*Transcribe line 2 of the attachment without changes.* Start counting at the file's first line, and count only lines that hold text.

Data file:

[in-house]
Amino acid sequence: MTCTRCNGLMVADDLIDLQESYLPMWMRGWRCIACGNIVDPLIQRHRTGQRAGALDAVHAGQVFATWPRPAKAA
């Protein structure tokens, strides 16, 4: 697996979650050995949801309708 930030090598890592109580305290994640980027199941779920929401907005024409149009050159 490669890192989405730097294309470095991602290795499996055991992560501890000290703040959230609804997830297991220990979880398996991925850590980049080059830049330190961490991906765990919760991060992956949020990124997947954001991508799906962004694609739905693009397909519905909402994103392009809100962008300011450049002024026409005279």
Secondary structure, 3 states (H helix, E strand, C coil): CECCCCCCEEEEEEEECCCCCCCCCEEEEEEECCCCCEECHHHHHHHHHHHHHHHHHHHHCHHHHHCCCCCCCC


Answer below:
Amino acid sequence: MTCTRCNGLMVADDLIDLQESYLPMWMRGWRCIACGNIVDPLIQRHRTGQRAGALDAVHAGQVFATWPRPAKAA